Director: James Mangold
By Christopher Spencer
Directed and co-written by James Mangold, Logan stars Hugh Jackman, Patrick Stewart, Richard E. Grant, Boyd Holbrook, Stephan Merchant, and introducing Dafne Keen. Logan is the final film for Hugh Jackman as the eponymous character, with Logan having to care for both a new mutant like him and the close-to-death Charles Xavier, on a cross-country journey that will push this last X-Man to his limits.
“One Last Time” ran the first promotional material for what just used to be known as Wolverine 3. Didn’t sound special. Then the poster and title were revealed. Logan. And then that Johnny Cash-scored trailer came. From that moment on, we knew that this film would try to be like nothing else that had come before. Forget about the disaster of X-Men Origins or the “pretty good” The Wolverine, Logan is great.
Logan is a truly great film. Not just a perfect depiction of the Wolverine character, never seen in this ultra-violent way before, Logan is a great piece of character-driven cinema, shocking in its themes and action, and heartbreaking at every moment.
Hugh Jackman gives not only his last performance as the claw-toting mutant, but his definitive best. What Jackman has been able to do in this role, having perfected nearly every part of the character over 17 years, is give light to the emotional and physical torture that Logan faces. It is beyond being a good man; he knows he isn’t. It’s beyond controlling the animal inside; that animal is running away. This is about Logan coming to terms with his creeping mortality, his body failing him after nearly 200 years, the sins of his past coming to inspire and haunt him, and dealing with being alone. “There is still time”, Xavier wishes for Logan, that he may do one more last good deed before the end. For two particular moments, Jackman is emotionally vulnerable like never before, and the result is the most perfect swan song that this actor could have given.
Patrick Stewart, in a surprise that has only come out a few days ago, is also playing his last ever performance as Charles Xavier/Professor X. Stewart has also being playing his X-Men character for 17 years, and has totally defined the role in that time, and just like Jackman, continues to give new light to Charles. Xavier is a very old man now, a teacher who has lost all his students, being cared for by his complete opposite, and struggling with the descent of his mind, his greatest power in the past. Stewart gives his greatest performance as Charles Xavier, still remaining that sweet, caring and hopeful man that the X-Men universe has been built around, but having more struggle and pain than ever because he cannot fight it. It is the pain of age, of losing that which made him strong. Stewart is a silver lining in the dark of this film, but Xavier cannot shine for too much longer.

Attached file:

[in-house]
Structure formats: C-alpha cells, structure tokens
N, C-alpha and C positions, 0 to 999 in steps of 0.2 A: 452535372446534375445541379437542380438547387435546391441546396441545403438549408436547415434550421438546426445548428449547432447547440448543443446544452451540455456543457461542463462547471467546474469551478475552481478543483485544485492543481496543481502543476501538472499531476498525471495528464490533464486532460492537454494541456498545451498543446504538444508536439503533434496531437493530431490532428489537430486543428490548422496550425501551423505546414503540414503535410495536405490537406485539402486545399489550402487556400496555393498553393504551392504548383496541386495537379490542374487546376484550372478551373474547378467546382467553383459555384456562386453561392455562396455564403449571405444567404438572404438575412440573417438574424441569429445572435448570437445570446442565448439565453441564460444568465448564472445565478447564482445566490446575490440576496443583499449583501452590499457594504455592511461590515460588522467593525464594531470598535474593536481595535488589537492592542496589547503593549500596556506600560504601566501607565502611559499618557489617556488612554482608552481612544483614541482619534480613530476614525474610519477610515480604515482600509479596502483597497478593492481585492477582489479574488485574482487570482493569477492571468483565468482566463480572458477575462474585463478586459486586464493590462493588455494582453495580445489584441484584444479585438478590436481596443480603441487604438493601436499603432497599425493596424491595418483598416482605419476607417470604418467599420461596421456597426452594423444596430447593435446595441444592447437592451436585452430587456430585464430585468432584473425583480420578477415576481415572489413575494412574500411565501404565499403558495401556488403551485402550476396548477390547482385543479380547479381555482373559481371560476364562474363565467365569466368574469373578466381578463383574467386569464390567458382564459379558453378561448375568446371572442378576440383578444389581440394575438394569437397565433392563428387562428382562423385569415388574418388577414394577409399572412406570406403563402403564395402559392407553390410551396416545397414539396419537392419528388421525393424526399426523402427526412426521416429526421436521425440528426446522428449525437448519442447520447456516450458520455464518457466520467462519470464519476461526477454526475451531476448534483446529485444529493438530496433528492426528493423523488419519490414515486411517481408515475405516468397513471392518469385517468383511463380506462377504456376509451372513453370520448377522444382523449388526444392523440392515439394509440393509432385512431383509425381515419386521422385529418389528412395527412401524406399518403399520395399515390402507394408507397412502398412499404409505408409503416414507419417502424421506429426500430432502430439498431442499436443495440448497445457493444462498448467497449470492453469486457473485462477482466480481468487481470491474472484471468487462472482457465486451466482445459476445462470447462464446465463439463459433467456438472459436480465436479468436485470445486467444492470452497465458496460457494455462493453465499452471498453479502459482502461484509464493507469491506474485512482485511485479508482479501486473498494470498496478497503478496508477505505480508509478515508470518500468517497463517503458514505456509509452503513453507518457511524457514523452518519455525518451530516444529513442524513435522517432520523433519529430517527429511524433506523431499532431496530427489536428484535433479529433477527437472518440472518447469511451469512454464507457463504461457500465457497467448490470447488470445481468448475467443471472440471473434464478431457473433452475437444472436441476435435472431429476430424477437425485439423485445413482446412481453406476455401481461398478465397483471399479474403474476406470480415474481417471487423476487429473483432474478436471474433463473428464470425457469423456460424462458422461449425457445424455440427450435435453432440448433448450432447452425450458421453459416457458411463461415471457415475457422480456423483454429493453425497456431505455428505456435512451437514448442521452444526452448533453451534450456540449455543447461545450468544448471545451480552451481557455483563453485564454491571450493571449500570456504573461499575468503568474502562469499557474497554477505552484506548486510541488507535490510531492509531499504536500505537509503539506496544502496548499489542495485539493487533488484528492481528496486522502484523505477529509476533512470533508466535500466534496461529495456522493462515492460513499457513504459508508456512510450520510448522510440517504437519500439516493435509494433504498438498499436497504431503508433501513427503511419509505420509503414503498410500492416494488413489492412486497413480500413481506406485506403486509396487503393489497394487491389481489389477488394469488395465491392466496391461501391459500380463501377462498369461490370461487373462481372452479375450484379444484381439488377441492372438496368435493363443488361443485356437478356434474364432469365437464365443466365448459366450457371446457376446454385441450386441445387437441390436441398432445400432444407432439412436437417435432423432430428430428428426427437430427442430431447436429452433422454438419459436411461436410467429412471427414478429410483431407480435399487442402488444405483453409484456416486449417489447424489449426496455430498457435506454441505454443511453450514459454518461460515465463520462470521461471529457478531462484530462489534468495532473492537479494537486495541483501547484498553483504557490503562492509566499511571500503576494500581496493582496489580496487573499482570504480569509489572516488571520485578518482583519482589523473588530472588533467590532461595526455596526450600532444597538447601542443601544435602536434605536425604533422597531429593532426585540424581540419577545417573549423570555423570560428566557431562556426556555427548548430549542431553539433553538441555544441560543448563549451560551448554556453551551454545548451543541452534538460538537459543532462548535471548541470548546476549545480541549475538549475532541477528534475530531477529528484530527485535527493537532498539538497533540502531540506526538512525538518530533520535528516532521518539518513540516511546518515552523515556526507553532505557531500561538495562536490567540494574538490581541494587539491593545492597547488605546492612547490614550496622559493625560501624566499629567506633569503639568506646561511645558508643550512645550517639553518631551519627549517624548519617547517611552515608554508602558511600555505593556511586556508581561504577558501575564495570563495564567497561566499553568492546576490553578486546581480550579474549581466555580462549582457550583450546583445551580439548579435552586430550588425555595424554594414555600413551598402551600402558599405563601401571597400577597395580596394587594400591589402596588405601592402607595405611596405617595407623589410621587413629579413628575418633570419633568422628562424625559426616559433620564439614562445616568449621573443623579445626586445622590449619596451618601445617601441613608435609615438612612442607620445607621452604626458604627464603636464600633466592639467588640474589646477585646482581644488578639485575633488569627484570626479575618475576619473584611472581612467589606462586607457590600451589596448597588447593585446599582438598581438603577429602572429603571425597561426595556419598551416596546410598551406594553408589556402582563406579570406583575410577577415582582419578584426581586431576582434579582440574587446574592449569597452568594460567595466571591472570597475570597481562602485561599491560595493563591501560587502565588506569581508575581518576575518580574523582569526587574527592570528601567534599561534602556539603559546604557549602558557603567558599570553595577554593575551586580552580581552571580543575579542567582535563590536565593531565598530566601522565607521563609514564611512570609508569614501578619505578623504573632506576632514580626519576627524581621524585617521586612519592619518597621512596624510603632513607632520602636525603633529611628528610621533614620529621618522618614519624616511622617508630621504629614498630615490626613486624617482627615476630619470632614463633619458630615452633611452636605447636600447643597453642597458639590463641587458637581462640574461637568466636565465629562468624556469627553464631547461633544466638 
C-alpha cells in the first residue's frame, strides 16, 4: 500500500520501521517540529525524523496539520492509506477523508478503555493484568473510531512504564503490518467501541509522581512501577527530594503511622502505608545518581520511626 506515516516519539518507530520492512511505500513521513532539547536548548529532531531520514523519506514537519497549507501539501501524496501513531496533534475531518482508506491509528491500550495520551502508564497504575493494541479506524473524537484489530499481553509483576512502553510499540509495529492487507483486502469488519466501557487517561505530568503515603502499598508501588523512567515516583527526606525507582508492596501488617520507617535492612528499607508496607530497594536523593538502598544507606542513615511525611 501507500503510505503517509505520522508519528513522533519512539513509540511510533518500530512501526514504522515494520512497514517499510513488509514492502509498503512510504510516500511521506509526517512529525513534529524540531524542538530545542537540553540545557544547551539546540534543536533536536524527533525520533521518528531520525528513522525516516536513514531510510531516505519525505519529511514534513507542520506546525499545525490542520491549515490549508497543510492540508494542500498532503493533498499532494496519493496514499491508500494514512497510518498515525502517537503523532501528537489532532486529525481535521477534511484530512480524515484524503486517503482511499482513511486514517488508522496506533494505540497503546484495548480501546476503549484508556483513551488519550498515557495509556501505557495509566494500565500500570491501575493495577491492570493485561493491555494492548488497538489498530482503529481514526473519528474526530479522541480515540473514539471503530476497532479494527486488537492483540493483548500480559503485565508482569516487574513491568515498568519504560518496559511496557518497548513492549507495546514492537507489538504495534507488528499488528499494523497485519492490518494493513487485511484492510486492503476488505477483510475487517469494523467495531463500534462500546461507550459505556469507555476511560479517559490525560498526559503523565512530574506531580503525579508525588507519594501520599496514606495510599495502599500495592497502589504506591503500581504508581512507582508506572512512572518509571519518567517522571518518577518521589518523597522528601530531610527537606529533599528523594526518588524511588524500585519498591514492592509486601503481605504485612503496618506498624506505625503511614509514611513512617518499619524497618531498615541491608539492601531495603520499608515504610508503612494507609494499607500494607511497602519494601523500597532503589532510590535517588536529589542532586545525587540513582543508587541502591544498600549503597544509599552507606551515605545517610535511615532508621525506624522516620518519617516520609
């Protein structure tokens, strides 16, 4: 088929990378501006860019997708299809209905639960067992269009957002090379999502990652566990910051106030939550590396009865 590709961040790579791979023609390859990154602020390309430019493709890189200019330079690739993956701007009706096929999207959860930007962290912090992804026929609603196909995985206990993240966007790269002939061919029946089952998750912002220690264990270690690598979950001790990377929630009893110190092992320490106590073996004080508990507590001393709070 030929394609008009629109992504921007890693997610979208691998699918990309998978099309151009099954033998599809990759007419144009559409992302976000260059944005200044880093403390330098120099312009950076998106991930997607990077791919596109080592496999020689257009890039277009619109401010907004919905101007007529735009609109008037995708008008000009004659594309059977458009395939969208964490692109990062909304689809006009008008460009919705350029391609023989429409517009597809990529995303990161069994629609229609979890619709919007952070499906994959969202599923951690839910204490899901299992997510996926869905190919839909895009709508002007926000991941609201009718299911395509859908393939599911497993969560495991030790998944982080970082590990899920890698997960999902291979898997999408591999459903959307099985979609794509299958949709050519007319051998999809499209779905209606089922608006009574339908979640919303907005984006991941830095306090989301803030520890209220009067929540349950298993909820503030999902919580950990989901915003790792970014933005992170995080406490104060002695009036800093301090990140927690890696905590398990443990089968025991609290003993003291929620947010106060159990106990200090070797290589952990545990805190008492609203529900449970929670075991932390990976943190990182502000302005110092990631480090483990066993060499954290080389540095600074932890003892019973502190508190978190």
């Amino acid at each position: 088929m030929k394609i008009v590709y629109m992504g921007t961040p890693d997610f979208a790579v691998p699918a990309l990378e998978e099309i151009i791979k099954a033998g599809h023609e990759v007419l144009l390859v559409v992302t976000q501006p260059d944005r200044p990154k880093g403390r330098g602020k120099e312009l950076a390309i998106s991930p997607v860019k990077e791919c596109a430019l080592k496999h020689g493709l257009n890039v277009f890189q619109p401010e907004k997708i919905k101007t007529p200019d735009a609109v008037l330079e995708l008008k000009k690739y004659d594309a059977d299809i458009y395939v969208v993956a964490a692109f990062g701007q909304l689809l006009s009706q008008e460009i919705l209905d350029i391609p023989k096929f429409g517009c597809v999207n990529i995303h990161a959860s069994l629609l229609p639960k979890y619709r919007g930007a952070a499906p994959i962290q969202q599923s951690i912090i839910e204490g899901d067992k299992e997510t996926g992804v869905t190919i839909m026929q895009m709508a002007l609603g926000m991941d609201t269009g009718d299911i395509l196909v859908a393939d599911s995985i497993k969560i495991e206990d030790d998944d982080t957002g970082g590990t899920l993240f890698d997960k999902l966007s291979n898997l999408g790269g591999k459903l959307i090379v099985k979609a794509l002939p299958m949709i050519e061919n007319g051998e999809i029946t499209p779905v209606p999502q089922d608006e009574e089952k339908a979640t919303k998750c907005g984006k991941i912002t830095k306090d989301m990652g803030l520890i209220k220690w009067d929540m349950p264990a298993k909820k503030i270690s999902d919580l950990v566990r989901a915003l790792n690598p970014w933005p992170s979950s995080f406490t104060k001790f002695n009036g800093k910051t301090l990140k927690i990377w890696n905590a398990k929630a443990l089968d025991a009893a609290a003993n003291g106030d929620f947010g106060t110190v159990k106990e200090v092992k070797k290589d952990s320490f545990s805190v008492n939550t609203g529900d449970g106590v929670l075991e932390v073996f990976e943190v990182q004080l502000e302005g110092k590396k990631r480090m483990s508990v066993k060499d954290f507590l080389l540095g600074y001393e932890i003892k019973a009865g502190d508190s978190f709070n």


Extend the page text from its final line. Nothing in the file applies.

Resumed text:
There is a wonderful debut from Dafne Keen as Laura/X-23. I don’t know where director James Mangold found this actress, but she does her action and drama sequences with such astonishing maturity that she feels like a hardened femme-fatale at only 11-years-old. It is perfect casting for this character, and I hope to see both X-23 and Keen do great things in the future.
I enjoyed some supporting performances from Boyd Holbrook, Richard E. Grant and Stephen Merchant. Some surprised me with their dramatic depth having made a career of comedy (Merchant), others embraced the comic-book nature of their characters to make for slimy, conniving, underdeveloped villains (Grant and Holbrook). The villainous characters are Logan’s weakest point, but the story is more about Logan than setting up potentially overshadowing antagonists.
While Logan is a dark story, filled with battle-hardened characters and washed-up landscapes, it has its lighter moments. The relationships between Logan, Xavier and Laura have such strong chemistry that it puts a smile on one’s face more than shedding tears.
A great director in this bleak of a story knows how to show happiness one minute, then cut it all down the very next second. Mangold shows a mastery of both gut-slicing, sweeping action sequences and the grittiness that this film deserves. Thanks to its mature rating (R for the US, MA15+ for Australia), James Mangold is given free reign to show whatever he wants and tell the story that he desires. What he shows and tells is an epic never-before-seen for the comic-book genre, soaked in Western movies, blood, whiskey, sweat, and tears. No wonder it says in the opening credits “A film by James Mangold”, not anything else.
The technical elements of Logan are strong, with dynamic cinematography from John Mathieson, great editing by Michael McCusker, and a decent score from Marco Beltrami. These enhance great story potential, and allow the emotion and darkness of everything to come out and feel totally real.
Logan is a superhero epic, with a passionate filmmaker telling his own cinematic vision, brutal action that never shies away, perfect supporting performances from Patrick Stewart and Dafne Keen, and the best that Hugh Jackman as Logan/Wolverine has ever been and ever will be. It is a film about believing in the power of comic-books, that these flimsy little things can create incredible stories and inspire a bright future for anyone. Logan is emotional perfection, a Western of modern times, and a visceral farewell.